For more information, please see the COTS EMS Trauma Symposium flyer.
The Central Ohio Trauma System’s Hospital Incident Liaison (HIL) role was recently featured on FEMA’s Lessons Learned Information Sharing (LLIS.gov).
The COTS HIL role emerged as a direct response to the September 11, 2001, terrorist attacks. COTS conducted planning for a potential influx of victims to the two verified burn centers in central Ohio. As part of this process, COTS contacted all Franklin County, OH, hospitals to inquire about bed availability and other resource needs in the event that the burn centers would require transfers of less critical patients. All hospitals demonstrated receptiveness to share resources and assist one another in order to respond collectively to the disaster. The COTS Executive Committee recognized the value in collaboration and an ongoing need for coordinated hospital response. Consequently, the committee met to define and implement the HIL role.
COTS is a 501(c)(3) private non-profit organization that coordinates trauma care, emergency care, and disaster preparedness systems throughout 15 counties in central Ohio. COTS serves as the hospital preparedness coordination agency for the central Ohio Homeland Security Region 4 (see map 1 below). The COTS Board of Trustees consists of hospitals and emergency medical services (EMS) providers, Columbus Medical Association physicians, and local health agency representatives. COTS manages and distributes Federal preparedness funds to 29 partnering hospitals and community healthcare partners in Region 4. These funds enhance individual and regional hospital preparedness planning through the purchase of equipment and supplies, participation in training and exercises, and other preparedness initiatives.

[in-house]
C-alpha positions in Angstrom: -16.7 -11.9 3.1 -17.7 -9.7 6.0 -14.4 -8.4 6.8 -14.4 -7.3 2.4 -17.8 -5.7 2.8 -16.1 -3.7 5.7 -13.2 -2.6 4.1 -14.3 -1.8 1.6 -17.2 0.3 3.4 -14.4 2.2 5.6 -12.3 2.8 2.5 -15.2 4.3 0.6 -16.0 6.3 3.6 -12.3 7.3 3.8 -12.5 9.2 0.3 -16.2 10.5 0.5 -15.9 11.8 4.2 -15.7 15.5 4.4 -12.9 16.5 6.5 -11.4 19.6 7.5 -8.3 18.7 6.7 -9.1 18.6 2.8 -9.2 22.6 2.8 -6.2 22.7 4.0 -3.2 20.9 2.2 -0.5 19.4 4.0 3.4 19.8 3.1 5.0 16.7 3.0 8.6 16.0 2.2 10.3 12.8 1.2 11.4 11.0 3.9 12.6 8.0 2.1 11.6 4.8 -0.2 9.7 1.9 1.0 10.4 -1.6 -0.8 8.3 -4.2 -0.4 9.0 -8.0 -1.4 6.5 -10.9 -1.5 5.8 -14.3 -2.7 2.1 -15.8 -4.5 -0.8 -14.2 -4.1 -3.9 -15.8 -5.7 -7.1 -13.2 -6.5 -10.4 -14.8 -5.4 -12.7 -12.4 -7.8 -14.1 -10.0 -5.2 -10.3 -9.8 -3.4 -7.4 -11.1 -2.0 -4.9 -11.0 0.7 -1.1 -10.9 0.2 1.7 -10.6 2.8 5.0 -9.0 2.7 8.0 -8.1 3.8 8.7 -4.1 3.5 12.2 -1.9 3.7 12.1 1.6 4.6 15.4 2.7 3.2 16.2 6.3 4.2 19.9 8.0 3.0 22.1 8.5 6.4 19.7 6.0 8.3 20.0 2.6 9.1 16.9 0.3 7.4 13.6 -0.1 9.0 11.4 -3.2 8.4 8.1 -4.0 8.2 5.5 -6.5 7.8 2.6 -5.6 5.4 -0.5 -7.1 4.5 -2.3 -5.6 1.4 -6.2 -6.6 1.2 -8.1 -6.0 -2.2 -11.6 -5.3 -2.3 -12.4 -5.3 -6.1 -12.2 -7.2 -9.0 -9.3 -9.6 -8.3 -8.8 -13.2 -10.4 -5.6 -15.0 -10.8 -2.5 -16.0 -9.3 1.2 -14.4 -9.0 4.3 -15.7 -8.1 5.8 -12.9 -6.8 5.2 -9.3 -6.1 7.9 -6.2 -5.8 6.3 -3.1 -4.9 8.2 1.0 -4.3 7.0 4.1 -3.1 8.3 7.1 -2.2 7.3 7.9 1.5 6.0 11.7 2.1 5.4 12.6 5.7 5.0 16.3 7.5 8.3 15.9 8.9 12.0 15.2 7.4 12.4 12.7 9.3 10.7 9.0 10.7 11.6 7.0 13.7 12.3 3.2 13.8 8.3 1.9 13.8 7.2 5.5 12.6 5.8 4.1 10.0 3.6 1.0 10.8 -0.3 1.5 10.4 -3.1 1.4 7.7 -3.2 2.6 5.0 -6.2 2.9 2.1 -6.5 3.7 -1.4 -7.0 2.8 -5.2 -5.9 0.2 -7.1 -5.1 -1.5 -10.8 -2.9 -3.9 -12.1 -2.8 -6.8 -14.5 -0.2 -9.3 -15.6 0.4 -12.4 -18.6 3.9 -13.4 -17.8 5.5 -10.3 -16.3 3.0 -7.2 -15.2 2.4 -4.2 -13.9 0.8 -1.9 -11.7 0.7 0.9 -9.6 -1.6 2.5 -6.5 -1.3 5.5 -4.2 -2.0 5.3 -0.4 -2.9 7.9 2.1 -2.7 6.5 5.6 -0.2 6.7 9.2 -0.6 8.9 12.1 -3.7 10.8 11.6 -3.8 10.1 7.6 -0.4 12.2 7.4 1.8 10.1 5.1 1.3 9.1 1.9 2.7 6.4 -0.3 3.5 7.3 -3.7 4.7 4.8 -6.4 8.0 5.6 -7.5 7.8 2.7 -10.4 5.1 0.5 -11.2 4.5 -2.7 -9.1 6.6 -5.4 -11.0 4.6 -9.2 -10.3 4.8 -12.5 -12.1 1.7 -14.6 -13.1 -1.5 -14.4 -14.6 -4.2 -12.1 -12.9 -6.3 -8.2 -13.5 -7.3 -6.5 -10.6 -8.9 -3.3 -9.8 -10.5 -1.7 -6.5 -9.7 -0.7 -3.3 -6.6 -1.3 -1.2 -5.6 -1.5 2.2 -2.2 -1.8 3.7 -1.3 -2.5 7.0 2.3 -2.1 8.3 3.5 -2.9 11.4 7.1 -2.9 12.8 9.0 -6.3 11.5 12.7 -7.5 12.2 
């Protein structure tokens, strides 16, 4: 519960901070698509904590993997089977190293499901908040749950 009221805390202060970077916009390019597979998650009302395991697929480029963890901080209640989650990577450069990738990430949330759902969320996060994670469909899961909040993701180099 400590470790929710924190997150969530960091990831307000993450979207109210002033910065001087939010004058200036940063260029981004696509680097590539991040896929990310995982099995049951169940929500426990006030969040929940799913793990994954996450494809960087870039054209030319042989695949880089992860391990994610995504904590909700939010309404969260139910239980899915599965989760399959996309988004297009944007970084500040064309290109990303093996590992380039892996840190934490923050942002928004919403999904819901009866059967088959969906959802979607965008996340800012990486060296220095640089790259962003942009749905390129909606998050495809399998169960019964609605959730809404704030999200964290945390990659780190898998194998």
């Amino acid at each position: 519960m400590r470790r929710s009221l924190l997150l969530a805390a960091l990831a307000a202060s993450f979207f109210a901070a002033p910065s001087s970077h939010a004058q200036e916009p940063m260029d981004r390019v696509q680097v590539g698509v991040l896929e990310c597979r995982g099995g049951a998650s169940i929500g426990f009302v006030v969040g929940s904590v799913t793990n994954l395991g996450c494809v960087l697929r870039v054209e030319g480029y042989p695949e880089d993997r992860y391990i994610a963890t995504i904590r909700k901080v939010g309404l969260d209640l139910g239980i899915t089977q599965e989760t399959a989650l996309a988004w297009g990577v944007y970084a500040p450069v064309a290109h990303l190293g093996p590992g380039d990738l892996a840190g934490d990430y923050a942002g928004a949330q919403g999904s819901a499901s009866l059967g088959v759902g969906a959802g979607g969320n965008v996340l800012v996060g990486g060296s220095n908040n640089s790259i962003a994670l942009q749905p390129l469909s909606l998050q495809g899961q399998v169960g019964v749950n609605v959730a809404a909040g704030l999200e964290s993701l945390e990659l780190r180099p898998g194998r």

Lessons Learned Information Sharing (LLIS.gov) is the Department of Homeland Security/Federal Emergency Management Agency’s national online network of lessons learned, best practices, and innovative ideas for the emergency management and homeland security communities.
*Information for this posting extracted from the referenced article
From the Central Ohio Trauma Systems (COTS) First Quarter 2011 newsletter:
The COTS Regional (Trauma) Registry collects data on approximately 13,000 trauma patients annually who arrived at COTS-member hospitals for care. In 2009, the COTS Registry revealed that 772 trauma patients with serious injuries were transported by EMS to non-trauma centers within Franklin County. Although the State’s Trauma Triage Criteria allow for exceptions to transporting trauma patients to trauma centers, a question is raised:
why in Franklin County, with five verified trauma centers, would EMS choose to transfer injured patients with risk to life or limb to a non-trauma center, given that a trauma center is within a few minutes’ drive from anywhere in the county?
The COTS Registry reveals that of the 772 patients transported to non-trauma centers in Franklin County in 2009, 629 or 81% had NO physical findings consis- tent with the state’s existing trauma triage criteria. This means that these 629 trauma patients were “under-triaged” as trauma patients by EMS. One major factor in under-triage is EMS trauma triage criteria that fail to delineate symptoms or conditions indicative of signifi- cant trauma injuries.
The new guide lists some of the capabilites of area hospitals, including services available for: pediatric care, burns, cardiac arrest, STEMI, decon, dialysis, hyperbarics, OB, psych, sexual assault, acute stroke and trauma
Two versions are available:
Central Ohio Hospitals: http://www.goodhealthcolumbus.org/files/resources/79
Franklin County Hospitals: http://www.goodhealthcolumbus.org/files/resources/81